This movie was apparently the third and last of a series called “Yokai monsters”; I’ve not seen the others, though I gather they had an assortment of monsters and ghosts that were pretty wild-looking. This is a fairly enjoyable Japanese ghost story; it’s somewhat milder than some of the others I’ve seen, though it does have a certain amount of violence and blood. The score is a little obnoxious at times, particularly in the opening scenes, but the scenes with the ghosts and monsters are fun, there’s a sequence involving magic dice that is quite effective, and it’s fairly moving when the little girl finally meets her father. Kojiro Hongo (who plays the samurai here) is a familiar face; he was in several Gamera movies as well as one of the Majin movies. All in all, this one was an enjoyable experience.

Young Frankenstein (1974)

Article 3267 by Dave Sindelar
Viewing Date: 5-30-2010
Posting Date: 7-25-2010
Directed by Mel Brooks
Featuring Gene Wilder, Peter Boyle, Marty Feldman
Country: USA
What it is: Frankenstein parody

The grandson of Frankenstein, initially skeptical about his grandfather’s experiments, comes into his inheritance, and, on discovery of his grandfather’s private notes, decides to follow in his footsteps.

After seeing this movie, I became a major fan of Mel Brooks, but drifted away after his THE HISTORY OF THE WORLD PART 1. What I eventually realized is that he was never quite able to really follow up on this one, his masterpiece. What really impresses me about it is that it nails the style; from the crisp black-and-white photography to the acting style to the score to the set design, it looks right out of one of the Universal Frankenstein movies from the thirties. The sense of authenticity makes the comedy much sharper, especially when the movie chooses to parody specific moments from the original movies (the brain stealing scene, the digging up of the body in the graveyard, the dart game, etc). The performances are universally excellent; the only reason no single actor steals the movie (though Marty Feldman comes close) is that all of them are fully capable of doing so. Favorite moments abound; I practically fell out of my chair the first time I encountered the “newly dead” head on the shelf, and I also love the game of charades, the performance of “Puttin’ on the Ritz”, the running jokes about Frau Blucher’s name and Igor’s shifting hump, anything involving Kenneth Mars’s arm, and the name “Abby Normal”. And then, of course, there’s the monster’s encounter with the blind hermit, a cameo by Gene Hackman; if the original version of the scene in BRIDE OF FRANKENSTEIN wasn’t already indelible, I’d have trouble watching it without thinking of this parody version. One thing is sure; there were people in this production who loved the old Universal horror movies, and that shines through in every frame of this movie. It’s one of the best horror parodies of all time.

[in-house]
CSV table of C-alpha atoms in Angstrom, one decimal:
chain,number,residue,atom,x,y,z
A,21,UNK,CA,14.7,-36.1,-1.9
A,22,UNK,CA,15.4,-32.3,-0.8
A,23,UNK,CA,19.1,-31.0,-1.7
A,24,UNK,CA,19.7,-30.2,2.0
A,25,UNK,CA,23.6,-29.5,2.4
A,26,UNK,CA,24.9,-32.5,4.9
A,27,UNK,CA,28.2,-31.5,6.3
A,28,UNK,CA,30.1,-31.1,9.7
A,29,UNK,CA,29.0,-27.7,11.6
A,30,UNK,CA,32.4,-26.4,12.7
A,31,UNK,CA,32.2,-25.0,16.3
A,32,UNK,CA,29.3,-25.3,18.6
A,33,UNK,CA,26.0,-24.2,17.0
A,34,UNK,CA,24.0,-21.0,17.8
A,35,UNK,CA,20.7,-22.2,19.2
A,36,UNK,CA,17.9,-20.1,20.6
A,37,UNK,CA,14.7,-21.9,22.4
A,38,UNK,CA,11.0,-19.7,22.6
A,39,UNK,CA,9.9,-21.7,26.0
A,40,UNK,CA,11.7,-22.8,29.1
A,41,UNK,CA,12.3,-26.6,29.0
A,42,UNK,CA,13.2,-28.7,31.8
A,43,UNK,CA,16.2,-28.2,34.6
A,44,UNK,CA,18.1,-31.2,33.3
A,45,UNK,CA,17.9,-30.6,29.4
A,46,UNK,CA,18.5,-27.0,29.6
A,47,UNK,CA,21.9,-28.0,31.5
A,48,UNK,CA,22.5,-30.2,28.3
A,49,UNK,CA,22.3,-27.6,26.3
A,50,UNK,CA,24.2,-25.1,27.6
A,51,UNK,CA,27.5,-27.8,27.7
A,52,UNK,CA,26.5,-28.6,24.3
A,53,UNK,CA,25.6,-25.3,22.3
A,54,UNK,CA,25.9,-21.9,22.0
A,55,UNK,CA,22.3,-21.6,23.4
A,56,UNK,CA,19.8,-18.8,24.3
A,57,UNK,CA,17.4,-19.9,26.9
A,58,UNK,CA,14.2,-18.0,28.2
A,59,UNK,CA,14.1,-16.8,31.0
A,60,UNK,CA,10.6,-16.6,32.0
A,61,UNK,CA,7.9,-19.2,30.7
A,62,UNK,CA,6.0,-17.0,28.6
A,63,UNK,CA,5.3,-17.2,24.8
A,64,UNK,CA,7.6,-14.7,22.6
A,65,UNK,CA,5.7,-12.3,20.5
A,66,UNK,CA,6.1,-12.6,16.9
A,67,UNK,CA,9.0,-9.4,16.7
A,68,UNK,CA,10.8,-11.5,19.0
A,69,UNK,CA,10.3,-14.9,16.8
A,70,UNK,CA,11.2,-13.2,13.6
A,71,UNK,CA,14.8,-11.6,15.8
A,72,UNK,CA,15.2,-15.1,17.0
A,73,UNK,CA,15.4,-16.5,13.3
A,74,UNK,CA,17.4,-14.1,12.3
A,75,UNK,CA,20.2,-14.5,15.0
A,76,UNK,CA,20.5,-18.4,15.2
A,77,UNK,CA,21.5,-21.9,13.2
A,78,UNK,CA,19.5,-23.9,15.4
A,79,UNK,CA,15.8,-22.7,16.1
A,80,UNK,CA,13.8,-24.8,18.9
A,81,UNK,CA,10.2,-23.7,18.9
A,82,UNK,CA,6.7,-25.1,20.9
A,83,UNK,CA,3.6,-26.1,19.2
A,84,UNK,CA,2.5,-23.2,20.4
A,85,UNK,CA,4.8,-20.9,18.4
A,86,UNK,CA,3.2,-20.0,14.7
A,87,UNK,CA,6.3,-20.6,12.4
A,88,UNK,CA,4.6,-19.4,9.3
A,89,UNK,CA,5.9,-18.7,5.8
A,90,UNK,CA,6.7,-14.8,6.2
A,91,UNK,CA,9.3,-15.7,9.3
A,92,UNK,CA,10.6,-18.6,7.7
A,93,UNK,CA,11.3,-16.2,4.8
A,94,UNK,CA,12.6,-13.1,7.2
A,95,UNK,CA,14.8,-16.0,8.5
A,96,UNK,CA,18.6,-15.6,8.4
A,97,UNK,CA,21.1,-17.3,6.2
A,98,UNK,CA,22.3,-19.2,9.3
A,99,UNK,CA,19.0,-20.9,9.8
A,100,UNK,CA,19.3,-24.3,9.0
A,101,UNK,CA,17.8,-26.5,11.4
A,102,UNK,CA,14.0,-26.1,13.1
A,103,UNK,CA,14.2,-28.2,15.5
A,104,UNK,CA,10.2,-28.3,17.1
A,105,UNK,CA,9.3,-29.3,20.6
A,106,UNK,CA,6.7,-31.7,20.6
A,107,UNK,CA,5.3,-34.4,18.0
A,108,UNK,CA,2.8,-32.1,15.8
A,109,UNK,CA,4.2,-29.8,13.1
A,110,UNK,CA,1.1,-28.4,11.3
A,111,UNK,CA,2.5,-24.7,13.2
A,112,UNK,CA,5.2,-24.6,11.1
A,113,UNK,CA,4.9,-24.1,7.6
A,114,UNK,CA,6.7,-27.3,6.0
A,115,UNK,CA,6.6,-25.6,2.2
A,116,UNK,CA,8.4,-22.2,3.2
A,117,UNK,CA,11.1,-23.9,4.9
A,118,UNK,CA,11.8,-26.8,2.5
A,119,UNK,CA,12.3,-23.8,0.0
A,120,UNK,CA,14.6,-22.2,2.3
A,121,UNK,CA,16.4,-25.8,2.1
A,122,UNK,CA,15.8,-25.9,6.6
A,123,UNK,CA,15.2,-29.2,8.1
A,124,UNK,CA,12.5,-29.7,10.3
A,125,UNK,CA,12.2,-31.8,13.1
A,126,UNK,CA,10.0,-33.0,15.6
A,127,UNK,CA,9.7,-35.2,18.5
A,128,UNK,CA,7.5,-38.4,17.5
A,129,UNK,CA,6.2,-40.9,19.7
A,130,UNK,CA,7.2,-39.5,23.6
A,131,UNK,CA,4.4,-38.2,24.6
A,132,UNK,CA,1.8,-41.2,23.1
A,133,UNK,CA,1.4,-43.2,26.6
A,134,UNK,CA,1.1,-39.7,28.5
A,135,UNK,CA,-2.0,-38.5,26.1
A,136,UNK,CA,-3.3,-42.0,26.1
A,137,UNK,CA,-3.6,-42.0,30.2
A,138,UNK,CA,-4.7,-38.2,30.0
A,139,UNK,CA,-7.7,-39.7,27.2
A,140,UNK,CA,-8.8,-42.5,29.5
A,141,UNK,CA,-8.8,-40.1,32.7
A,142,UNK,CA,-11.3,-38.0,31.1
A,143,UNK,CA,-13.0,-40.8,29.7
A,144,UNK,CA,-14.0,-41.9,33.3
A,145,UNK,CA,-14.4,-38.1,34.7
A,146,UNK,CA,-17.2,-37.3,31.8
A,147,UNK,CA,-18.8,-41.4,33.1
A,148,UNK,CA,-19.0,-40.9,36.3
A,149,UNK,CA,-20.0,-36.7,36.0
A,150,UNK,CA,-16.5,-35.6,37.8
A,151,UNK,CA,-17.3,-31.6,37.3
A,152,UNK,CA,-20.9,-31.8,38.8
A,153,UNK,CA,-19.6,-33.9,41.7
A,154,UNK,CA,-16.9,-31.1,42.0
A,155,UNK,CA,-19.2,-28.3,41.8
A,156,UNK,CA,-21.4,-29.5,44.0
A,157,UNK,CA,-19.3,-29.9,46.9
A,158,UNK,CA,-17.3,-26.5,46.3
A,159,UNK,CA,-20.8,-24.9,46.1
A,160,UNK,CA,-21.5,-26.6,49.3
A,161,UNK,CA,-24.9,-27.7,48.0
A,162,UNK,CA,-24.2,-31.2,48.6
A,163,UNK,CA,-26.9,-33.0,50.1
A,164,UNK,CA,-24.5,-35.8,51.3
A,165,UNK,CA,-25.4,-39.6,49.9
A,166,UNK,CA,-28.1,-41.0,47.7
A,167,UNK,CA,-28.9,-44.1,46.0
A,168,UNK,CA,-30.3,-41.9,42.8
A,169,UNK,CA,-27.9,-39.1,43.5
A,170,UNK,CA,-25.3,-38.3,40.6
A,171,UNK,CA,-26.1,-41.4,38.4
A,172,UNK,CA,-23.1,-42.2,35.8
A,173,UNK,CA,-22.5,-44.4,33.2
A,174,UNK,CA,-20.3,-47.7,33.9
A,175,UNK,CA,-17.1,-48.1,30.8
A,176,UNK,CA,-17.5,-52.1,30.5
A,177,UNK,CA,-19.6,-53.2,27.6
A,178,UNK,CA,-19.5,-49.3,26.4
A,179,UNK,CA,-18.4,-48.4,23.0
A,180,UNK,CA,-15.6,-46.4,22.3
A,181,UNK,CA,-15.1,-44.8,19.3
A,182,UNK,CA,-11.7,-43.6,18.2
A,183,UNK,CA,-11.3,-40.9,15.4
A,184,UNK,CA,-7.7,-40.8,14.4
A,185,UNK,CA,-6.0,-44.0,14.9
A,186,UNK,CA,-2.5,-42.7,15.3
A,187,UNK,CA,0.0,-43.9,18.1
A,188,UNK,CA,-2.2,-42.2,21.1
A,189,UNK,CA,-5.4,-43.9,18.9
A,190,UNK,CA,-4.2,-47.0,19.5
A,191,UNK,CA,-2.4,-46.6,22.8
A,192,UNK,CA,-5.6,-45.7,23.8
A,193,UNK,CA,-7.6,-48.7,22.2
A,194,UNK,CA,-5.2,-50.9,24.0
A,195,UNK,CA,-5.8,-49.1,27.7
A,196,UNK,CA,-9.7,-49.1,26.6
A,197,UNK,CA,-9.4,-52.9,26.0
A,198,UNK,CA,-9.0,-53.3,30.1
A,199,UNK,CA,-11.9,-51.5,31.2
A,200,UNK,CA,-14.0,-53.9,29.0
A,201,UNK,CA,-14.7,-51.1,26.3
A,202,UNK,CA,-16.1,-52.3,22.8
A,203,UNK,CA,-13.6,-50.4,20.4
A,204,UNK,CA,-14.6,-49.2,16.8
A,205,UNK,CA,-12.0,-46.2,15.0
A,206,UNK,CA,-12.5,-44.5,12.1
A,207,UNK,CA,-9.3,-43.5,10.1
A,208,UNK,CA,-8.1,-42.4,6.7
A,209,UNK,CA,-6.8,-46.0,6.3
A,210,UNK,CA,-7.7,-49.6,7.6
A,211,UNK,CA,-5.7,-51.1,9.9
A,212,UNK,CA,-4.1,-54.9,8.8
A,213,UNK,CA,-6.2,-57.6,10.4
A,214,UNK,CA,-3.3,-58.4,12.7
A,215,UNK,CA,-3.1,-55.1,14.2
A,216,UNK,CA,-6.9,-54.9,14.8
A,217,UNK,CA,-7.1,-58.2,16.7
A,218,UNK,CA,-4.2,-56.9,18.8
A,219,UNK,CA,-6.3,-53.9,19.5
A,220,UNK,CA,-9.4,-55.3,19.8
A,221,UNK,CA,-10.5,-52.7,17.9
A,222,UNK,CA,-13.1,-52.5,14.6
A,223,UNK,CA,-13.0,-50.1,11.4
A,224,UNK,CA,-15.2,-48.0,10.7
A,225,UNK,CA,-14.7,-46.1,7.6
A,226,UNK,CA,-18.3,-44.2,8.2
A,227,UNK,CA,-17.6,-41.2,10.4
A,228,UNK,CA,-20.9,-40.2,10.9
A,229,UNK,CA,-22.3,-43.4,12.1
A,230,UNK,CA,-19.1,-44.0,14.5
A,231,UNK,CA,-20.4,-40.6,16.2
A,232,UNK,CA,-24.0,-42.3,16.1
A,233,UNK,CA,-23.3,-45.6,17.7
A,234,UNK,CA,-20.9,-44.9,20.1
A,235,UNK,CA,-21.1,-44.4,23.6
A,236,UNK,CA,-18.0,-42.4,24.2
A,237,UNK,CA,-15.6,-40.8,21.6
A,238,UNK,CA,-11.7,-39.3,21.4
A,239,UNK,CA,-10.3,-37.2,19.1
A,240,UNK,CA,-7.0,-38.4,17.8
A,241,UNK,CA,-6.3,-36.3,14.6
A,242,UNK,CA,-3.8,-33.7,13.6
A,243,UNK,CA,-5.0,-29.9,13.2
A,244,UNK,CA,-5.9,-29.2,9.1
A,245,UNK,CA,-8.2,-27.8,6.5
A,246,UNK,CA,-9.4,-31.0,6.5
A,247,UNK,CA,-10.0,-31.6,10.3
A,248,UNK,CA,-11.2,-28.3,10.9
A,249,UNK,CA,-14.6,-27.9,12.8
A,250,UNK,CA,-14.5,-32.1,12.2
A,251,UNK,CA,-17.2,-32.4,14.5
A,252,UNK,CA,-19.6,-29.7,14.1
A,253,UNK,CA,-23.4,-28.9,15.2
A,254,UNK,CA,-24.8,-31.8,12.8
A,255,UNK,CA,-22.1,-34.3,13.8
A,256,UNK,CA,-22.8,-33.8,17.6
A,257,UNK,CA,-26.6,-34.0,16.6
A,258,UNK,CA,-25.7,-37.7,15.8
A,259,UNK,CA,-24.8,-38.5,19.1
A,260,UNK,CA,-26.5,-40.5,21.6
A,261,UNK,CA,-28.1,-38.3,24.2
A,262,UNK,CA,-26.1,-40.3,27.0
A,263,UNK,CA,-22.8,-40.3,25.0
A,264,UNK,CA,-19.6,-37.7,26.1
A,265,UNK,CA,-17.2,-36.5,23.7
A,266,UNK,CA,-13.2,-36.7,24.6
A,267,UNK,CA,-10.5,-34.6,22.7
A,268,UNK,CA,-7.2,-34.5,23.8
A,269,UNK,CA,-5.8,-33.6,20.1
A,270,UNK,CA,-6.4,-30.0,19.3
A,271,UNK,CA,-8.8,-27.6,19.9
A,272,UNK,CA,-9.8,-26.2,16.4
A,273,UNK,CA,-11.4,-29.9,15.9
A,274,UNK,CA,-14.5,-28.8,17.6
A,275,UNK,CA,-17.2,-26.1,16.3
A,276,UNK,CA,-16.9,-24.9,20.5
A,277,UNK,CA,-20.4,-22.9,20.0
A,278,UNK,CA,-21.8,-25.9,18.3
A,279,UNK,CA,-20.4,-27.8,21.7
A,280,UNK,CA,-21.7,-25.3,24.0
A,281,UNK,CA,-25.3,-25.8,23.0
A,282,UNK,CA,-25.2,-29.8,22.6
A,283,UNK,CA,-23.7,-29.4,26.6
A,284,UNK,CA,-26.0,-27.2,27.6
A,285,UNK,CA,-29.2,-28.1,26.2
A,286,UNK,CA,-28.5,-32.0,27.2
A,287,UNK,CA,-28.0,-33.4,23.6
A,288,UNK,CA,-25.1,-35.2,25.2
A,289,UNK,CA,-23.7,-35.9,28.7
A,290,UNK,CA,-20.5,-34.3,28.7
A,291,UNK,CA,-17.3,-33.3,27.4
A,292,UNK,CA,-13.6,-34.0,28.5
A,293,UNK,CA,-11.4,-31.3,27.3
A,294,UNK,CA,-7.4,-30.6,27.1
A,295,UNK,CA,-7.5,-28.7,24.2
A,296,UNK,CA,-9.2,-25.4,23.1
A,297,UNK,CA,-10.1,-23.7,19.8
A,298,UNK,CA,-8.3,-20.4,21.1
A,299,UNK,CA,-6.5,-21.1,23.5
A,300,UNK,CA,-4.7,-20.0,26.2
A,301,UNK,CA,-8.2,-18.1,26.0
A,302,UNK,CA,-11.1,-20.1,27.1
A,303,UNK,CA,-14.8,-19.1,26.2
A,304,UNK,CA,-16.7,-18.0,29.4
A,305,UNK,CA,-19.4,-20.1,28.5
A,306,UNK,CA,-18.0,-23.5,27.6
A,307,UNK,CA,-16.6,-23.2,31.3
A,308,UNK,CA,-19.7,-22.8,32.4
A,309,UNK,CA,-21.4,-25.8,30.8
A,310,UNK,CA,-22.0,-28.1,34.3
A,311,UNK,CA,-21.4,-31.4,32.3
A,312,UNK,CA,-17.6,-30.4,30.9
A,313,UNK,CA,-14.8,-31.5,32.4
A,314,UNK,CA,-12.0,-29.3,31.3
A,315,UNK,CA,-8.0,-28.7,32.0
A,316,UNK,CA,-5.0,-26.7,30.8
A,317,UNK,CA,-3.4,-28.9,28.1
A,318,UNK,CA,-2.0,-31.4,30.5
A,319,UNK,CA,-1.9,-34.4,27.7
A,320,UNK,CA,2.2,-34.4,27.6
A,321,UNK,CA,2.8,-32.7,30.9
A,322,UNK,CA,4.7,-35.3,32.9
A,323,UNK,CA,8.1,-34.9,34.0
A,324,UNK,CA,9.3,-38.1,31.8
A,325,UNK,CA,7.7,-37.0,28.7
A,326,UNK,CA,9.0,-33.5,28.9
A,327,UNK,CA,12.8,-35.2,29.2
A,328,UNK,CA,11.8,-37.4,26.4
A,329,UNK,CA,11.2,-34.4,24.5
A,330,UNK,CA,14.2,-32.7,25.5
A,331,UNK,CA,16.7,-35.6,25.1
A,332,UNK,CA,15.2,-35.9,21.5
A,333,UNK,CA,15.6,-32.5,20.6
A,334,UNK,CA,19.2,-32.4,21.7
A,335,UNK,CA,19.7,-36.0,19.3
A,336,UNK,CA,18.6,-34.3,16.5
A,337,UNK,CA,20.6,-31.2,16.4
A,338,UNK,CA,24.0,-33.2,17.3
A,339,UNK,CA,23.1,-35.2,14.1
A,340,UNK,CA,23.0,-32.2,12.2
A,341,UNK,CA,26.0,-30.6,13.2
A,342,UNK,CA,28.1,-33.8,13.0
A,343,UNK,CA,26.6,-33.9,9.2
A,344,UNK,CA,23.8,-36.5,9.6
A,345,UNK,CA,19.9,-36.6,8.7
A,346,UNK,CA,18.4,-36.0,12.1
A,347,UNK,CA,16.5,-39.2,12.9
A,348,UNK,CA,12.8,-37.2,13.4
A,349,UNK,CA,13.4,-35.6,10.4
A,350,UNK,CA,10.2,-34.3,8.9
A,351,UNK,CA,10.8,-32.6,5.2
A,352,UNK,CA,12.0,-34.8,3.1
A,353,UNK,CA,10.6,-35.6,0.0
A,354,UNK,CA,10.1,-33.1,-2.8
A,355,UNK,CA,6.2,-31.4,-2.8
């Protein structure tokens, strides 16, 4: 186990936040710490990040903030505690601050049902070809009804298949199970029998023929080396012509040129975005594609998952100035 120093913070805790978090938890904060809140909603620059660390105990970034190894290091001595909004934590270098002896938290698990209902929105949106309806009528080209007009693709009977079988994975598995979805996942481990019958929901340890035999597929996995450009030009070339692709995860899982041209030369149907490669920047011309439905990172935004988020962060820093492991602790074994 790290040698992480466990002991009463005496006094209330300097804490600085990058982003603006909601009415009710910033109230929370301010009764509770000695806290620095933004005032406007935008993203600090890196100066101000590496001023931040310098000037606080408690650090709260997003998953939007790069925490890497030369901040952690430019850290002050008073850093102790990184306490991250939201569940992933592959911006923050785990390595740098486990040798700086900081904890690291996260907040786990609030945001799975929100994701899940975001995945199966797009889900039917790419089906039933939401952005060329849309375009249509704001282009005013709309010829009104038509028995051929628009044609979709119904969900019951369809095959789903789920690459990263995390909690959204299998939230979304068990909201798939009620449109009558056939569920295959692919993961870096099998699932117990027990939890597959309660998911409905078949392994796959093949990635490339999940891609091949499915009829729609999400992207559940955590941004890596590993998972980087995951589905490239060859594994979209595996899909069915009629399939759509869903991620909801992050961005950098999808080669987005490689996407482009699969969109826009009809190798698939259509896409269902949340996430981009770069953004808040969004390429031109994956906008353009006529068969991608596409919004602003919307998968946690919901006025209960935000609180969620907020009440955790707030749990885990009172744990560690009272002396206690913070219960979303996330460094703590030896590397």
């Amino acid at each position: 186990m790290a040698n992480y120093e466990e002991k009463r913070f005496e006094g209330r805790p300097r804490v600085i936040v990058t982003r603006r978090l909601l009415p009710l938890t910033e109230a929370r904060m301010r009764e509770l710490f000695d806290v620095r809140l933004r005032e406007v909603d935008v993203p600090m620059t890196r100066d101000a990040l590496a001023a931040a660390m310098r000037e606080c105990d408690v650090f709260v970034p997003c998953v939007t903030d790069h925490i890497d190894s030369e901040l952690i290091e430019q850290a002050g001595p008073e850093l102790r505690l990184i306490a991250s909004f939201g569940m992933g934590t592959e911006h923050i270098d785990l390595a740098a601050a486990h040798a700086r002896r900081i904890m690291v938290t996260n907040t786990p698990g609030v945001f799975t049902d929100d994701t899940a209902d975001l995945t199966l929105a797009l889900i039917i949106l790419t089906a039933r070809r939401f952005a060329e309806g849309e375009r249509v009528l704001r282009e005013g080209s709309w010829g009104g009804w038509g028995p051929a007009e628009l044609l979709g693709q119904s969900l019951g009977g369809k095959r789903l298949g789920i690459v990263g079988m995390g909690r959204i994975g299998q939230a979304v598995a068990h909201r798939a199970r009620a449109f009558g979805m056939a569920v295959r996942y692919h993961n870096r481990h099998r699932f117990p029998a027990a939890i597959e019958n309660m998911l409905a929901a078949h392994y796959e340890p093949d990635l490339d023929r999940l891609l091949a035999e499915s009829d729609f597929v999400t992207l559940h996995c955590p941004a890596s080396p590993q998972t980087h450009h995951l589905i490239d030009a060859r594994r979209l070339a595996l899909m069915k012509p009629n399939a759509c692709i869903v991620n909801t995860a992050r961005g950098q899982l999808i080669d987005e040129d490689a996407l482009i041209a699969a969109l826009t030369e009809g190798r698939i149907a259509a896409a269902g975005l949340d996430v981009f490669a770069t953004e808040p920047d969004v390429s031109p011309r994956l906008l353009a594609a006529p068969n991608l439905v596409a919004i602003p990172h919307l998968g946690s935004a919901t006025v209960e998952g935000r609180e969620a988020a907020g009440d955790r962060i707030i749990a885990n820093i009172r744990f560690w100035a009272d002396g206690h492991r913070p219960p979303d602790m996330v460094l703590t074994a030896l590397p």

Yog, Monster from Space (1970)

aka Gezora, Ganime, Kameba: Kessen! Nankia no daikaju
Article 3266 by Dave Sindelar
Viewing Date: 5-29-2010
Posting Date: 7-24-2010
Directed by Ishiro Honda
Featuring Akiro Kubo, Atsuko Takahashi, Yukiko Kobayashi
Country: Japan
What it is: More giant Japanese monsters

A space probe to Jupiter is hijacked by a strange light from space, and taken back to Earth. There, the light possesses animals, makes giants of them, and uses them to terrorize an island.

The cover of my VHS shows the giant octopus monster from the movie covering the whole earth while spaceships blast at it; you can see small versions of the other monster peering out from behind it. I think this may be similar to the ad I remembered in the newspaper from when I was a kid. Had I seen it back then, I would probably be disappointed that very little of the action takes place in outer space, but I would have liked the giant monsters nonetheless. I like the central idea, as it deals with an alien force that could have manifested itself as any number of giant monsters; had the movie been made earlier in Toho’s history,it might have spawned a few sequels. I don’t mind the monsters looking a bit silly, but I’m disappointed that the action is confined to the island, and the movie makes the mistake of putting its best monster (the octopus one) out of the action after the first half of the movie, leaving the less-impressive crab and turtle monsters to fill out the second half. Oddly enough, I don’t recall anyone actually calling any of the monsters Yog.